A concert work arranged from 'Dances for two pianos'
Published by: Highbridge Music Ltd
Commissioned by: Benedict Kloeckner
Instrumentation: cello and piano

[Key to Abbreviations]
Duration: 13 mins
Sheet Music Available
Instrumental / piano score for sale
Instrumental parts for sale


  • 1: Parade
  • 2: Slow Ragtime
  • 3: Jump
  • 4: Medium Rock
  • 5: Folk Ballad
  • 6: Boogie
  • 7: Slow Waltz
  • 8: Cha-cha
  • 9: Galop


The 9 pieces pay mischievous homage to the rhythmic intracacies of popular dance forms. They were originally composed as Dances for 2 Pianos, but have been re-scored in versions for piano and orchestra, woodwind ensemble and symphony orchestra, in which versions they have been called Concert Dances. This version for cello and piano created by the composer in 2001 for cellist Martin Rummel is given the more apt title Jazz Dances.


29th October 2013 Benedict Kloeckner and Howard Blake, The Music Room, 45 Queen's Gate Terrace, Kensington, London

A programme of Howard Blake's music on his 75th birthday


Review by James Manheim

A review of the work in its version for violin and piano recorded on Naxos by Madeleine Mitchell and Howard Blake.

British composer Howard Blake is known in his native country for film scores, including that for the short animated feature The Snowman (1982). Even by that time, however, he had begun to cut back on writing film and television music in favor of concert pieces at a time hardly congenial for his conservative style. An intriguing feature of the chamber music presented here is that three of the four works are revised versions of works written in the mid-'70s; the fourth dates from 1974 and is presented in a recording made in that year. That recording sounds sonically out of place, but this little-known music -- all the pieces are world premieres -- is a nice find. Blake can certainly be classed with the neo-Romantics. Reportedly he was initially surprised to be compared with Dvorák, but here, in his own booklet notes, he quotes a critic who makes the comparison. Like that of his model, Blake's version of Romanticism avoids sentimentality and heavily relies on rhythmic interest. Blake excels in short forms. The Penillion for violin and piano, Op. 571, is a startlingly concise variation set (a penillion is a Welsh oral tradition of improvised verses), and perhaps the highlight of the whole disc is the group of Jazz Dances for violin and piano, Op. 520a. Originally written for two pianos and arriving in the current version via one for cello, these dances are not jazz in the Gershwin sense, but subtle rhythmic tweaks of popular rhythms that go beyond jazz to tango (Slow Ragtime, track 17) and even medium rock, which makes something consistently absorbing out of the simplest of rhythms. The larger works are closer to the Dvorák models, with vigorous dance themes overlaid with hints of chromaticism. A pleasing group of works for those who enjoy the new Romantic sound.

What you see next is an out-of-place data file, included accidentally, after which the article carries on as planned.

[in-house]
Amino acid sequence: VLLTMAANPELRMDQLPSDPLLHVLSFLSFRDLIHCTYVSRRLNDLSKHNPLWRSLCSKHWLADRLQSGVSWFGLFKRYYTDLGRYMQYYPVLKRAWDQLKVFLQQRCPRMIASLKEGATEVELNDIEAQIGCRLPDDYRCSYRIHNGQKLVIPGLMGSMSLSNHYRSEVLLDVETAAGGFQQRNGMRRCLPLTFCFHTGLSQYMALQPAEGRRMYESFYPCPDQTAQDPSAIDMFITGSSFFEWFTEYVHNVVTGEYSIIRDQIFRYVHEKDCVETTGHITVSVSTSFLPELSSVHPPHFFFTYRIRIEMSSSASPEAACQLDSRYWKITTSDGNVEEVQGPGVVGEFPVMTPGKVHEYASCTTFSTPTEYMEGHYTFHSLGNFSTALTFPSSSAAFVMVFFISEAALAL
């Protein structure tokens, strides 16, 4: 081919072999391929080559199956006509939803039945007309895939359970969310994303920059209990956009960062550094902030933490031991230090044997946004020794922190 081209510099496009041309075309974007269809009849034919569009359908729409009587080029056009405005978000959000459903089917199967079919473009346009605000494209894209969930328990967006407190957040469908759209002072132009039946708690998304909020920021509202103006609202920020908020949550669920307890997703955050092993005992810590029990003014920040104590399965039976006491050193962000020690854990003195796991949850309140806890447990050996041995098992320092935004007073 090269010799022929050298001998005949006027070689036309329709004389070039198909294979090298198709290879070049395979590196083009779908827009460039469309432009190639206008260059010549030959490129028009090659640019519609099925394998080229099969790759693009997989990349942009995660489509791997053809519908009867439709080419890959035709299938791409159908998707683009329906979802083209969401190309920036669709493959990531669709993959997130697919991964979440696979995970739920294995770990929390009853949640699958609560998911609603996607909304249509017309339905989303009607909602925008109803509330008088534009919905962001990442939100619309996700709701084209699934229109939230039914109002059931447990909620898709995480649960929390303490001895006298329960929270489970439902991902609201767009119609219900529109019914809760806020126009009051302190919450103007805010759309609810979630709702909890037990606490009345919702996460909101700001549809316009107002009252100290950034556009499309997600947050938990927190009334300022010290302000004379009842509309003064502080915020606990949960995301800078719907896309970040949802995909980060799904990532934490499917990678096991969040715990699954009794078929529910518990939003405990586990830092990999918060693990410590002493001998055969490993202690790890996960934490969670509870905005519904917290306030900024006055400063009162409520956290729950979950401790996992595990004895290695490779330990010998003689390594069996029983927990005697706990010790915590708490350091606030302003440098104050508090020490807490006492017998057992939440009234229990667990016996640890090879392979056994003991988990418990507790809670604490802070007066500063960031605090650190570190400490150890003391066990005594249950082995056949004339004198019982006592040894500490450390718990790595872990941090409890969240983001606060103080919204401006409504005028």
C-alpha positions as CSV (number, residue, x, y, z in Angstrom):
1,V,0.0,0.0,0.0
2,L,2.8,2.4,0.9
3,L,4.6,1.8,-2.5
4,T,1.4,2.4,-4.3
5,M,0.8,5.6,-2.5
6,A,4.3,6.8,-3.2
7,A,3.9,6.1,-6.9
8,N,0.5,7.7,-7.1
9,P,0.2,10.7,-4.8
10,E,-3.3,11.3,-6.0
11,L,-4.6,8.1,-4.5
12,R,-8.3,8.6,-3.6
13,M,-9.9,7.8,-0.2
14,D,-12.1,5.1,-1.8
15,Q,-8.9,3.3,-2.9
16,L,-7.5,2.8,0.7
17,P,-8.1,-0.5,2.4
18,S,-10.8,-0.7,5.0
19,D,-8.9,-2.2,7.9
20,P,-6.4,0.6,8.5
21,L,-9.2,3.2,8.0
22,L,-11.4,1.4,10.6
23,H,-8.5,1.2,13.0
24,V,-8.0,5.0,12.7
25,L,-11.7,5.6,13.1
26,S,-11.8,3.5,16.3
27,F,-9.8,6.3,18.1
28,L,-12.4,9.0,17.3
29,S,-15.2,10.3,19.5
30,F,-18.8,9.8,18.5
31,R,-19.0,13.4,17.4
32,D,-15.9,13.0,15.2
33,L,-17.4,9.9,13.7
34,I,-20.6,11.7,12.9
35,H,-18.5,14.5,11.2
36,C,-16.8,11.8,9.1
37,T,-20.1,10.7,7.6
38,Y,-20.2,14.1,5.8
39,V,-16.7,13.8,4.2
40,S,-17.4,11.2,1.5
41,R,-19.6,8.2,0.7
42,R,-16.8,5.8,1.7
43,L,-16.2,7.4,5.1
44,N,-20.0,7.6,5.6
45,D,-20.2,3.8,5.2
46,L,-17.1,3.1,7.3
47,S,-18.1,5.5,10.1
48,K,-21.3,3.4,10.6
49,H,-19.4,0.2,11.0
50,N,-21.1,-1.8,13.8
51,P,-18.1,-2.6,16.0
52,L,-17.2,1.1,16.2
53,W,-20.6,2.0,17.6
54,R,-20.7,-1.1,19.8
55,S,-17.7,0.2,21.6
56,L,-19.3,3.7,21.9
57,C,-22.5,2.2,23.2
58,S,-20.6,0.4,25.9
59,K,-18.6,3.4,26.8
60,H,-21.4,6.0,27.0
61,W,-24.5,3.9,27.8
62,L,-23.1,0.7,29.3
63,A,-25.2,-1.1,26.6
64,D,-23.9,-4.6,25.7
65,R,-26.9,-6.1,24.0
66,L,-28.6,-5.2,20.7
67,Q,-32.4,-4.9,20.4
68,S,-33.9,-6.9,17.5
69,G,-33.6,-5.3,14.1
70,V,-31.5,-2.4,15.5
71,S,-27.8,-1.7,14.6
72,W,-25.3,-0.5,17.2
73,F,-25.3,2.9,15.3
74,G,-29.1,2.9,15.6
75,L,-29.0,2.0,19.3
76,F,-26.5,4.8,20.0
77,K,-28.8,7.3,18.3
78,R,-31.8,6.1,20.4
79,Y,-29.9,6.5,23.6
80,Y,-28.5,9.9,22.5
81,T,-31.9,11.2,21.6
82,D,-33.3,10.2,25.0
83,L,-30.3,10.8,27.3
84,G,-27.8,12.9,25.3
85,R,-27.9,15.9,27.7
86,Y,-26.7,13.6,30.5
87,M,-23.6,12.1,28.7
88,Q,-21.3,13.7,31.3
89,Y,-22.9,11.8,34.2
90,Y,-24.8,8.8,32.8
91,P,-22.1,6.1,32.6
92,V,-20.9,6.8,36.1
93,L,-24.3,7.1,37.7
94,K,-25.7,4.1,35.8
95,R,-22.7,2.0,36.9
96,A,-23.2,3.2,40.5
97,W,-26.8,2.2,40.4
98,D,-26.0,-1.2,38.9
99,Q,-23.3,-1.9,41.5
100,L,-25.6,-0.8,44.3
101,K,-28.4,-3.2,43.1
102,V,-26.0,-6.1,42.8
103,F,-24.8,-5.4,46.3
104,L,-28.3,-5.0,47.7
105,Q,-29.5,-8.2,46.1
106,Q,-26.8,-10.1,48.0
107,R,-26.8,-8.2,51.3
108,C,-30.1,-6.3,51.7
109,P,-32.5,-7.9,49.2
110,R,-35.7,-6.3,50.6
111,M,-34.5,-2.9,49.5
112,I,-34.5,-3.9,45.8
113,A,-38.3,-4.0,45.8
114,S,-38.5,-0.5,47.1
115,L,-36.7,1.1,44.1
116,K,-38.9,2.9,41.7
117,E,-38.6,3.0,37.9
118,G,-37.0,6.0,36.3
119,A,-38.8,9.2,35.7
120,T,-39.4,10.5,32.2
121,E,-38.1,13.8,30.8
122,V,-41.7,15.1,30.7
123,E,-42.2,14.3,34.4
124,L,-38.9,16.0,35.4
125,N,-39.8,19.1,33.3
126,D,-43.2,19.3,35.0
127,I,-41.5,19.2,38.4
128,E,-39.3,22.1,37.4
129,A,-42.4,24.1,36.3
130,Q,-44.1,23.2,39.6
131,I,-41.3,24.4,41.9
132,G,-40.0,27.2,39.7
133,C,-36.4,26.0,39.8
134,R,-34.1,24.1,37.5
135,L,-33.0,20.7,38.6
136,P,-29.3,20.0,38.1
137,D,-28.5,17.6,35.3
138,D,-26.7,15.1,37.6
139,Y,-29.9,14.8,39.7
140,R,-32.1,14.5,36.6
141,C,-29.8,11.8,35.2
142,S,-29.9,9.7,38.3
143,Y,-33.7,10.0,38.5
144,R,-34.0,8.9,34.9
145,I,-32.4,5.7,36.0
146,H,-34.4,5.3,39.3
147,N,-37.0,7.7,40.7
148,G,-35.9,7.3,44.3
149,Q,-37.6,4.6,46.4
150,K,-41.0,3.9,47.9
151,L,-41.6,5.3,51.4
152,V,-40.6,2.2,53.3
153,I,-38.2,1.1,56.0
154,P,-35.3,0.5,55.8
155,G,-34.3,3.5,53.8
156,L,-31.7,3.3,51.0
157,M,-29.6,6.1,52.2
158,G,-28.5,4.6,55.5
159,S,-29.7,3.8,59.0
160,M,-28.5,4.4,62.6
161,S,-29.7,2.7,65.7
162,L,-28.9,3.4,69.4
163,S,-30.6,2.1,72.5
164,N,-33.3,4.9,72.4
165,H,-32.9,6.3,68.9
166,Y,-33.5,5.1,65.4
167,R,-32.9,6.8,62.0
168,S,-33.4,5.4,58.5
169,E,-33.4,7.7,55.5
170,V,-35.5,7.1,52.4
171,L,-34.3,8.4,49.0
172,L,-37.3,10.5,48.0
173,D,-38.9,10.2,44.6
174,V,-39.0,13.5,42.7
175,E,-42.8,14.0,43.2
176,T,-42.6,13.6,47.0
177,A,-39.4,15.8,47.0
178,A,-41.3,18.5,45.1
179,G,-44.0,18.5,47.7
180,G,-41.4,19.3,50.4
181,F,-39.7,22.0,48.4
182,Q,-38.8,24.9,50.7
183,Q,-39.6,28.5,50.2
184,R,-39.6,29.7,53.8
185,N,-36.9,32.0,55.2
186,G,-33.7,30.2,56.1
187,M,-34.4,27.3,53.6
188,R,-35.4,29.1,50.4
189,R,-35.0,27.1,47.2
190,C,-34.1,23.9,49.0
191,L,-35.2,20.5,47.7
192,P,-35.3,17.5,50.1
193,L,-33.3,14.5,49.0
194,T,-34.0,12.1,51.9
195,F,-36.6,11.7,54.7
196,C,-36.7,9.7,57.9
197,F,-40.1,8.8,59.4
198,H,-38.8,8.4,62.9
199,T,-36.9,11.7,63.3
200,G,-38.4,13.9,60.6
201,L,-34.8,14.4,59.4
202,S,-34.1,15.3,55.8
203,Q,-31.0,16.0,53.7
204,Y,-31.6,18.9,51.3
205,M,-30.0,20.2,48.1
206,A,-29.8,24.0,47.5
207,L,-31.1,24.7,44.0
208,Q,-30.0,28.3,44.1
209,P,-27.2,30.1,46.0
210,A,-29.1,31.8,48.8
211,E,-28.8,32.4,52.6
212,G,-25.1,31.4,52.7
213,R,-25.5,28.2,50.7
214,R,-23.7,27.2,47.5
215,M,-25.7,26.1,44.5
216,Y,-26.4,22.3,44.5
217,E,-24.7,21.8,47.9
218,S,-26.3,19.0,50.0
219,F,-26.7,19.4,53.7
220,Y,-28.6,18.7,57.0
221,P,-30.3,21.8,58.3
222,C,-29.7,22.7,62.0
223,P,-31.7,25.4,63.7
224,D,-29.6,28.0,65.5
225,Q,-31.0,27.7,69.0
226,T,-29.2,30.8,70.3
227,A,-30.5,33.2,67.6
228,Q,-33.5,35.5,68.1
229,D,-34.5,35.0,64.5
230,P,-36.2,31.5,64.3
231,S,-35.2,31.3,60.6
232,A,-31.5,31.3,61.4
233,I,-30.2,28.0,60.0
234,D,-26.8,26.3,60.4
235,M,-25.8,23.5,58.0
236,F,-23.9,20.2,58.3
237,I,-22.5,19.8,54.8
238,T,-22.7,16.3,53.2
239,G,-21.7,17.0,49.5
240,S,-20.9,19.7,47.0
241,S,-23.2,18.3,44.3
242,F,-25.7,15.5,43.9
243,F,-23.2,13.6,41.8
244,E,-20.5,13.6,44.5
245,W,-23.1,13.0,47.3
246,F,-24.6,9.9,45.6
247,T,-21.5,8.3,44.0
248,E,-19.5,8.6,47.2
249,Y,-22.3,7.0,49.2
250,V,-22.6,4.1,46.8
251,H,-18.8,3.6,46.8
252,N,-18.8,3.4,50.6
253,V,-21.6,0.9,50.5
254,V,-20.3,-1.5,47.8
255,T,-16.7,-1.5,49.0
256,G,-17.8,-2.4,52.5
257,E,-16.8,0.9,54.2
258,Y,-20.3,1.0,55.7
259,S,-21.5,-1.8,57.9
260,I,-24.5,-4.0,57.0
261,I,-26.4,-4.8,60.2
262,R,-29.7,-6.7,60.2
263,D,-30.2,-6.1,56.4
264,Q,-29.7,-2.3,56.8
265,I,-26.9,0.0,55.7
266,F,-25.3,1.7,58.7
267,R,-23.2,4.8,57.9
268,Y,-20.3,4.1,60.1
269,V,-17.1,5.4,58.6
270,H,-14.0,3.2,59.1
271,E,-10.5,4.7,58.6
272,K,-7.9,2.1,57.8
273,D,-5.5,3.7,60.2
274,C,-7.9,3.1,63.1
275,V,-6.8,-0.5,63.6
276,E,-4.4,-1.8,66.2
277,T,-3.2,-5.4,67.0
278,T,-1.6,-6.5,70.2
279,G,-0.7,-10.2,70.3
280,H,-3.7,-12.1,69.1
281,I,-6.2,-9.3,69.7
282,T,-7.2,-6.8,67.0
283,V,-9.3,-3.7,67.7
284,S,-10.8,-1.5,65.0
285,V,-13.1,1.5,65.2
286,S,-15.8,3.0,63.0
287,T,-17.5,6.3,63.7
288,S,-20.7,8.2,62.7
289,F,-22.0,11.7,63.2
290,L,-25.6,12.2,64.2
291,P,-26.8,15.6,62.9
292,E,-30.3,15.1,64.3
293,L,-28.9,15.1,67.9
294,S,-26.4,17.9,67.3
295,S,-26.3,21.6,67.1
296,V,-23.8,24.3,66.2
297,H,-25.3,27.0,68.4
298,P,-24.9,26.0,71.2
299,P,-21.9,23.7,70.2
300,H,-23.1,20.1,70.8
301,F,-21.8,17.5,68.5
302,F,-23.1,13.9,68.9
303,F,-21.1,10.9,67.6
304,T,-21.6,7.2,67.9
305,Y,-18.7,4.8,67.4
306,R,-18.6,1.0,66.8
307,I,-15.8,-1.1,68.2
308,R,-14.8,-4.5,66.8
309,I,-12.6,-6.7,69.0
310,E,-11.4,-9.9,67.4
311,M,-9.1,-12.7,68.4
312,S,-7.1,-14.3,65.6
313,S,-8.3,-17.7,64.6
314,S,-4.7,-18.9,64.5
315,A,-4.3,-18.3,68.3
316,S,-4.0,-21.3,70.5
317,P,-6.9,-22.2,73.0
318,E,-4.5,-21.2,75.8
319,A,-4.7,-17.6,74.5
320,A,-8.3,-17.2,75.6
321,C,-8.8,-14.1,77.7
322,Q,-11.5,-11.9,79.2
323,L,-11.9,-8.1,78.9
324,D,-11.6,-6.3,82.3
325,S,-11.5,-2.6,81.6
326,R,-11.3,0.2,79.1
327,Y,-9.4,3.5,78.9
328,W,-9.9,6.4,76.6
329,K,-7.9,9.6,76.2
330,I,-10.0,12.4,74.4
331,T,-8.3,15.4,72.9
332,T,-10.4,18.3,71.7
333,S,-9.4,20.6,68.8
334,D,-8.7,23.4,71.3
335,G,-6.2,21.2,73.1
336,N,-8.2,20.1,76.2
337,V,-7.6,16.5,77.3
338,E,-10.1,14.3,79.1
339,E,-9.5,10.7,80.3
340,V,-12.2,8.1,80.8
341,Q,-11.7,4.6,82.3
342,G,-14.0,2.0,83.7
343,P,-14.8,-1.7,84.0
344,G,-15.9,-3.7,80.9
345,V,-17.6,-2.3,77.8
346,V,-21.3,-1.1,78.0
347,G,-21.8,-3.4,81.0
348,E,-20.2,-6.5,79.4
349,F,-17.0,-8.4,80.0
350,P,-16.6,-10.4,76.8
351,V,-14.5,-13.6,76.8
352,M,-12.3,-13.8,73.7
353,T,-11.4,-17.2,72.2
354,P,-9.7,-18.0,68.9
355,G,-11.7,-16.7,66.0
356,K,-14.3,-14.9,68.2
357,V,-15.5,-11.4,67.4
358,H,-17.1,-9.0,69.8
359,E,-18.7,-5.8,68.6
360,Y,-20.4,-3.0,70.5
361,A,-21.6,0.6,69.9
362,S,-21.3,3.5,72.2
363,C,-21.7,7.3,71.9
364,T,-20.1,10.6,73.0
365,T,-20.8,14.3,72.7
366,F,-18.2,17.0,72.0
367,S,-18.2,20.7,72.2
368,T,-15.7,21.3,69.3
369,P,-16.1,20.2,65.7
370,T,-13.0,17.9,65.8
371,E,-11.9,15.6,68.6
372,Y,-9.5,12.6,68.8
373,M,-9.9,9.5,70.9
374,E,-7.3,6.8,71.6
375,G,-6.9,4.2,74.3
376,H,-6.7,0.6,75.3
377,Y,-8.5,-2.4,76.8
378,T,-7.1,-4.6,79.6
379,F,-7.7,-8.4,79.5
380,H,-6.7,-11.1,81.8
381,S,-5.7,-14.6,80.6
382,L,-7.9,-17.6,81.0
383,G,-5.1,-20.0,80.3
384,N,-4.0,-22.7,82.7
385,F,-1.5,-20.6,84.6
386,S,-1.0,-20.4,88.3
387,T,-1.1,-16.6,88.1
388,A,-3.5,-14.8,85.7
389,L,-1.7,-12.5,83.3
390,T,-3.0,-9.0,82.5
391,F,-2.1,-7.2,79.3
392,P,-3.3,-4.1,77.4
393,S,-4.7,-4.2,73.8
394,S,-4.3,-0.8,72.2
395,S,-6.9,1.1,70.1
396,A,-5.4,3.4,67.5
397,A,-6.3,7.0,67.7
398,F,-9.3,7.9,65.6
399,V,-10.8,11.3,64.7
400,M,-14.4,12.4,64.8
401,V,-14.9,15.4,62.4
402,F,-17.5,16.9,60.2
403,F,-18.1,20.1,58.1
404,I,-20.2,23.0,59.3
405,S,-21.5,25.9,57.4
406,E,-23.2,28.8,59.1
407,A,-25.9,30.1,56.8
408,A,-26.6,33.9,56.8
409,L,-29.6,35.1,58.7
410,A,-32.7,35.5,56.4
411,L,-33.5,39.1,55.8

James Manheim, Rovi, 2012

Related Works

'*DANCES FOR TWO PIANOS (2-stave version - separate parts 1 & 2)' op.217 (March 1976) (Audio Sample Available)
A concert suite in 9 movements
'CONCERT DANCES' op.334 (May 1984)
A Concertante Suite for Piano And Orchestra
An Arrangement of 'Dances for Two Pianos'
'CONCERT DANCES' op.432 (February 1992)
An orchestral arrangement of 'Dances for two pianos'
''THREE'S COMPANY' FOR PIANO TRIO' op.548 (February 2005)
A re-arrangement of 'Dances for two pianos' for violin, cello and piano
'LE BASSON QUI DANSE' op.550 (April 2005)
An arrangement of 'Dances for two pianos' for bassoon and piano

Related Autobiography Chapters


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